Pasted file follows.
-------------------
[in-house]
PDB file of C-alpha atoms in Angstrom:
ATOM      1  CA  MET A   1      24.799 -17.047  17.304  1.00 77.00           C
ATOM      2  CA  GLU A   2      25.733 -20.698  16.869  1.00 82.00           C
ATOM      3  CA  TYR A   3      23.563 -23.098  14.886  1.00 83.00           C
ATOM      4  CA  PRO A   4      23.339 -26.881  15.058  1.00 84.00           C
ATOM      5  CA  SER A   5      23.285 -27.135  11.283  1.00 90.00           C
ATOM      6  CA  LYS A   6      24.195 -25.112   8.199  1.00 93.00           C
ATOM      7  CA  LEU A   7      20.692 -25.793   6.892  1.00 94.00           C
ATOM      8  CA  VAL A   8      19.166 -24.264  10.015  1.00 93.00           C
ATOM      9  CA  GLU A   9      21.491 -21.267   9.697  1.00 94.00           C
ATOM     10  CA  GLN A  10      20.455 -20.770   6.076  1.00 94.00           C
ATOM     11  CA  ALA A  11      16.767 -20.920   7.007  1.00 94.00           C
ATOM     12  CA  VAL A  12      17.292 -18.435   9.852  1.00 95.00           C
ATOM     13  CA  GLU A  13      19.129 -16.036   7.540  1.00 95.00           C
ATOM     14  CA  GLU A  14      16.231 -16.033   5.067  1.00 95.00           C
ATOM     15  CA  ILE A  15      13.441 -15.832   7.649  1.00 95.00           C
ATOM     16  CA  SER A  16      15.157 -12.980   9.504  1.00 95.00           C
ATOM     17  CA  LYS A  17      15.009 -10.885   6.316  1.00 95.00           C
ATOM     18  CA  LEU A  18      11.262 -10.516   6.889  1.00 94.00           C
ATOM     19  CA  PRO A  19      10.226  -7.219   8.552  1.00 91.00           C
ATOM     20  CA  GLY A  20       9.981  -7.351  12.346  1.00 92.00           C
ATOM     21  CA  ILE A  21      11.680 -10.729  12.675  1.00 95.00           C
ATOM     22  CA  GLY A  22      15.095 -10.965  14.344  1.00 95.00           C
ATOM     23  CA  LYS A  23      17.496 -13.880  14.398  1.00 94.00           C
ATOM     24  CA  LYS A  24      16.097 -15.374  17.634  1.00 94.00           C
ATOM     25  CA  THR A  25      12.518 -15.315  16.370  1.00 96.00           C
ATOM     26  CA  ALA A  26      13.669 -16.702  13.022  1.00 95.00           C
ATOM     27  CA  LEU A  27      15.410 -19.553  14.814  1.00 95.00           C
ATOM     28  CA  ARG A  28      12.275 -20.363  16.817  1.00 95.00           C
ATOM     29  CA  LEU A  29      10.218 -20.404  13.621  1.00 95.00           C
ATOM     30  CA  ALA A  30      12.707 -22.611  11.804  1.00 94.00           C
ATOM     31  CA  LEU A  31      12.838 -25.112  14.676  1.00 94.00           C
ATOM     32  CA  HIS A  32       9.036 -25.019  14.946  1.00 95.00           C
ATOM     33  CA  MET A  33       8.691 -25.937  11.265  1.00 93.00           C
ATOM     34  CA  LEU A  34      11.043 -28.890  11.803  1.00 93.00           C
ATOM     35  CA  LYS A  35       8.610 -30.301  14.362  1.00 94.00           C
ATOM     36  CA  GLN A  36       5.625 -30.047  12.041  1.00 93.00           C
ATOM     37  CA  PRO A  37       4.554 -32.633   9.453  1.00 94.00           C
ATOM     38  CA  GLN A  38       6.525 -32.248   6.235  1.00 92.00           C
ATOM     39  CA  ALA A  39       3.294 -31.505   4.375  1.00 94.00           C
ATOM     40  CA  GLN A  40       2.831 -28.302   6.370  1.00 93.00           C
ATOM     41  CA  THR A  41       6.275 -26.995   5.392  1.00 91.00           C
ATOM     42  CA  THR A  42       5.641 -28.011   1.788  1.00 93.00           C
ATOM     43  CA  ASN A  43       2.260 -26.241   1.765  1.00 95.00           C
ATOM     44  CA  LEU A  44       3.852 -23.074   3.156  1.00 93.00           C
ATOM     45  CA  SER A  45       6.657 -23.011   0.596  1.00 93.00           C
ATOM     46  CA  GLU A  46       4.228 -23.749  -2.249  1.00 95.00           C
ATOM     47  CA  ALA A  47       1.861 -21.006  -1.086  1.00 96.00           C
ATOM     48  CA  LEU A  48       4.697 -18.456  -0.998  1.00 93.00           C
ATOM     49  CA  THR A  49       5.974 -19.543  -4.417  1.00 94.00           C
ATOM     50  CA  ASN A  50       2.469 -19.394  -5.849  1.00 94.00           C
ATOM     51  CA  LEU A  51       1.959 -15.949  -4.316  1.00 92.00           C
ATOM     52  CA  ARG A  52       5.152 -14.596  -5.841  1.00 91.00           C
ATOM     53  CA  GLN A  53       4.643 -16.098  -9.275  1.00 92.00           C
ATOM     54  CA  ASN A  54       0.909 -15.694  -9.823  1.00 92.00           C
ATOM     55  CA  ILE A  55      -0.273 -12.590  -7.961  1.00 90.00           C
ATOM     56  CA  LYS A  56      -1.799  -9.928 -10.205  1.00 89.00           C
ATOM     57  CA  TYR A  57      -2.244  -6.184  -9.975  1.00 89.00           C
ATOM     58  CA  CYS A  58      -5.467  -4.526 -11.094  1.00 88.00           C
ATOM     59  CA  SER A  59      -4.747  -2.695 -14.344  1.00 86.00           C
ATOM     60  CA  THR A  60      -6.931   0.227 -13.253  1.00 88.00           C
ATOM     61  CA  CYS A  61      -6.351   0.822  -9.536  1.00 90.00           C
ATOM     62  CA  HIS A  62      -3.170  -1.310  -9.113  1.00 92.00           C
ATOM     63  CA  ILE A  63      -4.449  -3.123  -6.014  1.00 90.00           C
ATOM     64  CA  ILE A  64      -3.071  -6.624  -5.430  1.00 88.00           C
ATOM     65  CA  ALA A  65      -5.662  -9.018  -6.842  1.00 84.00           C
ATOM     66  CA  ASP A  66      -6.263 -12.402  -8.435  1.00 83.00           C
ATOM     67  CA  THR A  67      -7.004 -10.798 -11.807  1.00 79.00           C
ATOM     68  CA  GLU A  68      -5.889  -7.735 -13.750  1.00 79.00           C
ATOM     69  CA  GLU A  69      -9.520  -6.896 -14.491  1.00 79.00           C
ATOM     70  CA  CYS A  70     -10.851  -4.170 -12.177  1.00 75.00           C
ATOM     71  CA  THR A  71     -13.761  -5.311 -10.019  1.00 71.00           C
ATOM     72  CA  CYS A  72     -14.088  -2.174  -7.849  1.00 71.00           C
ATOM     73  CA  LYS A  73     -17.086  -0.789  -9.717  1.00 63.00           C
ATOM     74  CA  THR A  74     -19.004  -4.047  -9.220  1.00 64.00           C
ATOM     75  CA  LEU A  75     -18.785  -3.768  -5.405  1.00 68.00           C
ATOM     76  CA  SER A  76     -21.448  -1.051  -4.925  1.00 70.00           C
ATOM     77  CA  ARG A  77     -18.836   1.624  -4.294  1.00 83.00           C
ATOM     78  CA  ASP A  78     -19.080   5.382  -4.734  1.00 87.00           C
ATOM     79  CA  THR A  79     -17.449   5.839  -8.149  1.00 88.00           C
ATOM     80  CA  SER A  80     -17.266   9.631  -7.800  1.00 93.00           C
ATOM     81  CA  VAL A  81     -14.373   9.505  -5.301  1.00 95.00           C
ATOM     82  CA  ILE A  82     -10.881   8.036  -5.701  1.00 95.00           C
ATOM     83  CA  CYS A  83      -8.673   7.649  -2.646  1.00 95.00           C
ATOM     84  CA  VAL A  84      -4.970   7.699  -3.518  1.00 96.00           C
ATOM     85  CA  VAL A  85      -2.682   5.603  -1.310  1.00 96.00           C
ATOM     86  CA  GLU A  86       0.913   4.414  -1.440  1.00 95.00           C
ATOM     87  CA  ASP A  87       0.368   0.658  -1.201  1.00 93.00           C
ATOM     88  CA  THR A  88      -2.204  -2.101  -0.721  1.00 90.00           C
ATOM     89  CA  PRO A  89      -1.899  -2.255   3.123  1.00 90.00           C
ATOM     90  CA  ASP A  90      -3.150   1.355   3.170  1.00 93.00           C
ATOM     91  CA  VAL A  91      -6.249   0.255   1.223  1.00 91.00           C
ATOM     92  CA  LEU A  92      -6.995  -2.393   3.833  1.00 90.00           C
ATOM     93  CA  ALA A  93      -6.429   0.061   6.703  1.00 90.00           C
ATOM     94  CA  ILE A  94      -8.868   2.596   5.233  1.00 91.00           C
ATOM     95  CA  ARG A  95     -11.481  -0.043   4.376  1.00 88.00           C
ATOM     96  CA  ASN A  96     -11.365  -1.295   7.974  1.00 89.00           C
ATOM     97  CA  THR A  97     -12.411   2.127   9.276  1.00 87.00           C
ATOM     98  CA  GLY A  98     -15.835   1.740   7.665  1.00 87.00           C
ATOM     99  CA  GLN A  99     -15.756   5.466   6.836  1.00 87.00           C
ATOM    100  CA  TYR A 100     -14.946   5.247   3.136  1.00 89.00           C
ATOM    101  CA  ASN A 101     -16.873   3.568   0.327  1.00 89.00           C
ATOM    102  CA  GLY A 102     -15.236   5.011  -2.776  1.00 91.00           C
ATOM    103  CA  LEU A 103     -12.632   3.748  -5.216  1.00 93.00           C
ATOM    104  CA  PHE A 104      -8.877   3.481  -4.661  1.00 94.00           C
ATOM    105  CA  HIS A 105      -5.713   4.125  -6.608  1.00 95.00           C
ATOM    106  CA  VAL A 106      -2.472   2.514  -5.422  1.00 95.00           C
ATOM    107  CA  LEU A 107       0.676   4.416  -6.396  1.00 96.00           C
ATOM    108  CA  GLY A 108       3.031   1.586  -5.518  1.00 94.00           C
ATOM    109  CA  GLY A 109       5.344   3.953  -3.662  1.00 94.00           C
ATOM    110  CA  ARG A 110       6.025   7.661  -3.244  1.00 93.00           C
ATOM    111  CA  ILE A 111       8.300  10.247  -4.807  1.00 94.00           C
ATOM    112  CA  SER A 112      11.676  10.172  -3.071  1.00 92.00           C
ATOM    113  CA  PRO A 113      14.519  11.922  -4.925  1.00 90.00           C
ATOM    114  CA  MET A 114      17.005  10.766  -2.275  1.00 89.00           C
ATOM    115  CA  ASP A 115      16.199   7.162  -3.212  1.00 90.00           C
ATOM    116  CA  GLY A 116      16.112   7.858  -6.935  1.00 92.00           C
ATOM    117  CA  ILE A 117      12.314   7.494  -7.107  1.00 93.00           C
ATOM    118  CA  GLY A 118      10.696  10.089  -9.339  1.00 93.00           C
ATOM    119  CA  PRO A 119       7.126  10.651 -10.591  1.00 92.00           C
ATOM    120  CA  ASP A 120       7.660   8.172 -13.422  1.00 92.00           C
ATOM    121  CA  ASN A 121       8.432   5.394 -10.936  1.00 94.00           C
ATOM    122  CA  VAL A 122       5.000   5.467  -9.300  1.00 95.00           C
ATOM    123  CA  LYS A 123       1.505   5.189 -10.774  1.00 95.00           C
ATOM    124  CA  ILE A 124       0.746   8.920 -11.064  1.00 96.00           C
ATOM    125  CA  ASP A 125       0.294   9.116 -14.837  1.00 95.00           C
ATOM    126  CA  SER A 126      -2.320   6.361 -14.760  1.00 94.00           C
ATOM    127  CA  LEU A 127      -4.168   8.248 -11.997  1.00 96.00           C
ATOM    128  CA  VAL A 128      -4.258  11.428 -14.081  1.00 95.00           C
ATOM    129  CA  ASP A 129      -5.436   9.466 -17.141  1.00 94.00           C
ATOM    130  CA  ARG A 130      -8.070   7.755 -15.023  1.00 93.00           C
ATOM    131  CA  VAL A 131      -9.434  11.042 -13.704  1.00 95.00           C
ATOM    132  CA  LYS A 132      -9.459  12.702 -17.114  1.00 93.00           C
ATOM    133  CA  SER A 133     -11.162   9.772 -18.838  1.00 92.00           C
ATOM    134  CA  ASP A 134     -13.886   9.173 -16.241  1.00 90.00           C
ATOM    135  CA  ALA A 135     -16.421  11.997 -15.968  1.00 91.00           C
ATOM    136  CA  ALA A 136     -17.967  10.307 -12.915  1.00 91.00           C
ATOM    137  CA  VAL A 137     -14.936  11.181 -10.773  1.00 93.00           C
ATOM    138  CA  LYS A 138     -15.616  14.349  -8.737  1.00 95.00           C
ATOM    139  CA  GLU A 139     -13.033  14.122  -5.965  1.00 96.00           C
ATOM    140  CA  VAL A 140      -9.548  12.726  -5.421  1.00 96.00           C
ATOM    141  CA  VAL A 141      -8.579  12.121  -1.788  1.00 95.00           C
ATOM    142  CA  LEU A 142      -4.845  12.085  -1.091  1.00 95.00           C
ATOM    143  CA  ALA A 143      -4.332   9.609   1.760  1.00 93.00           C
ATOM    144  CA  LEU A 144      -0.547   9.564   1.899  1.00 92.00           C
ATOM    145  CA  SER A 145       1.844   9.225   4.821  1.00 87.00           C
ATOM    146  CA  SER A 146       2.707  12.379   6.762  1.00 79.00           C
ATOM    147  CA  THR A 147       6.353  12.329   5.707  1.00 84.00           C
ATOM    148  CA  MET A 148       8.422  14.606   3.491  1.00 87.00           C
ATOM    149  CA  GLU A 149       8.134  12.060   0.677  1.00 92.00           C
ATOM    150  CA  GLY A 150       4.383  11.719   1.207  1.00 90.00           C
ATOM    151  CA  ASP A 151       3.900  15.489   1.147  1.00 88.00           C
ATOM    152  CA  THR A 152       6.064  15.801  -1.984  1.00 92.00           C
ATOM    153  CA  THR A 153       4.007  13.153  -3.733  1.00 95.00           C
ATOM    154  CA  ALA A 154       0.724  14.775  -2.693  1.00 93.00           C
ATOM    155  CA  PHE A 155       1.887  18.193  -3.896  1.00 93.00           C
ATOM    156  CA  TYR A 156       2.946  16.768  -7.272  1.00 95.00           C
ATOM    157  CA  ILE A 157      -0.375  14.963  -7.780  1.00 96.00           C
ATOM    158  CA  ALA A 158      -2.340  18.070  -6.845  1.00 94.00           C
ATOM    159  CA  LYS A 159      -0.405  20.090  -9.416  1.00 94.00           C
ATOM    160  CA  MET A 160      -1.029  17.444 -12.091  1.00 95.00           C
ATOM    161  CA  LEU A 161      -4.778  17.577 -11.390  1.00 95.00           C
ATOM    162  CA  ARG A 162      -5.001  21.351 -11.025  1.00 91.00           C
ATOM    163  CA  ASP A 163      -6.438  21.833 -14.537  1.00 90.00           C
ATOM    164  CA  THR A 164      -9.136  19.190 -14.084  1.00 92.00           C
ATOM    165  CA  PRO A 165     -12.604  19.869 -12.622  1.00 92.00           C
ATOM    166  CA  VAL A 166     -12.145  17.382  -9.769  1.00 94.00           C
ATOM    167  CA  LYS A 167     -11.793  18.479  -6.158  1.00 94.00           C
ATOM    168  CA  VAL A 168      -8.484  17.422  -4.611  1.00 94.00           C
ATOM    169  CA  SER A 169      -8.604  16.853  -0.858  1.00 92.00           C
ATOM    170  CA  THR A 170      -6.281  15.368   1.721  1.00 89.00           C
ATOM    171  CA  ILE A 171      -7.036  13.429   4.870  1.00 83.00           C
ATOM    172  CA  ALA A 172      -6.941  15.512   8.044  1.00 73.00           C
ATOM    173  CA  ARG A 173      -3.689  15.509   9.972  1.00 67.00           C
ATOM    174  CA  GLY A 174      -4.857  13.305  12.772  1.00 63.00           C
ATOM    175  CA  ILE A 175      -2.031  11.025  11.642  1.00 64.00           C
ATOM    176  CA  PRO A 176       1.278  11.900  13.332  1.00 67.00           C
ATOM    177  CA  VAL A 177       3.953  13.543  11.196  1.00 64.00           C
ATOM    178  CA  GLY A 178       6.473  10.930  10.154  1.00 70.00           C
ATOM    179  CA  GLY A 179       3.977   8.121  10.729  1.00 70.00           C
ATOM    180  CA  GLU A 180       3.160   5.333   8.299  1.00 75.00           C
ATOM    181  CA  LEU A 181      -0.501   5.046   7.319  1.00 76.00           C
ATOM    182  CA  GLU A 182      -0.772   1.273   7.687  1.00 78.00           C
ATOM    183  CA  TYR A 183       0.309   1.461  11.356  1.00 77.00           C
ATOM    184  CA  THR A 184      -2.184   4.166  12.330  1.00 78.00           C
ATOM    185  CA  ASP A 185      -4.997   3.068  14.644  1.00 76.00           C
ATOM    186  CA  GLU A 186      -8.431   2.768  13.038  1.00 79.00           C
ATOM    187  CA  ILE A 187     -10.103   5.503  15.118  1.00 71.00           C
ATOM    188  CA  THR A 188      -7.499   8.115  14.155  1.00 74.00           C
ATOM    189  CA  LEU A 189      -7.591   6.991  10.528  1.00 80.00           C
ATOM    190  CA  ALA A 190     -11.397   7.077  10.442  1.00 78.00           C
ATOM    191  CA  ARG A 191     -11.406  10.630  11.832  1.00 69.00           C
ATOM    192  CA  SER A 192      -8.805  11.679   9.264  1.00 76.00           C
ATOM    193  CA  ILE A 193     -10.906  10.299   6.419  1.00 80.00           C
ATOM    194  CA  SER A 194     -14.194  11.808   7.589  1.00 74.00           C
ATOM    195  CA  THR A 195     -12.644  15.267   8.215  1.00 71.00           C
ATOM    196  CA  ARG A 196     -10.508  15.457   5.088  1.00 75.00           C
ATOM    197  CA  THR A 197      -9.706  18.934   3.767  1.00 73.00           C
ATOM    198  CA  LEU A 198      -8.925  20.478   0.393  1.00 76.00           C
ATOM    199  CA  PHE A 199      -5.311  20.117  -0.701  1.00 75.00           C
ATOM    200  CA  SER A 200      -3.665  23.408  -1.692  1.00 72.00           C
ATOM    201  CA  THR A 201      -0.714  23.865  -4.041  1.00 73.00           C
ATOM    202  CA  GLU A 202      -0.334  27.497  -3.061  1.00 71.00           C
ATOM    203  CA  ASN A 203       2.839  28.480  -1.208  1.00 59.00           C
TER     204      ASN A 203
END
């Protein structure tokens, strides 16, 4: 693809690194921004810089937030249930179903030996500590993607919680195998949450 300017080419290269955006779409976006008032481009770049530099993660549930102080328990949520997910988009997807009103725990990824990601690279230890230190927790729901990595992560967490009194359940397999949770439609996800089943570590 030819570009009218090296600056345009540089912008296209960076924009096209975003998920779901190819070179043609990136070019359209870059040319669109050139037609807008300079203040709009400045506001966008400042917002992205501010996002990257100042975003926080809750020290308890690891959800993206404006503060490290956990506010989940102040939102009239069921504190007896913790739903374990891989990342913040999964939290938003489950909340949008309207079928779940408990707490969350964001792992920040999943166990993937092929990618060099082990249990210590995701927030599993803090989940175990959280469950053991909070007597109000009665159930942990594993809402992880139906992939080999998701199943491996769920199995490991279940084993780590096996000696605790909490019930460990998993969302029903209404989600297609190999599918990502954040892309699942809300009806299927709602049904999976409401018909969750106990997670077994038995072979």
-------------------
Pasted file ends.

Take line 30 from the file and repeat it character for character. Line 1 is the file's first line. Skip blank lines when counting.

ATOM     28  CA  ARG A  28      12.275 -20.363  16.817  1.00 95.00           C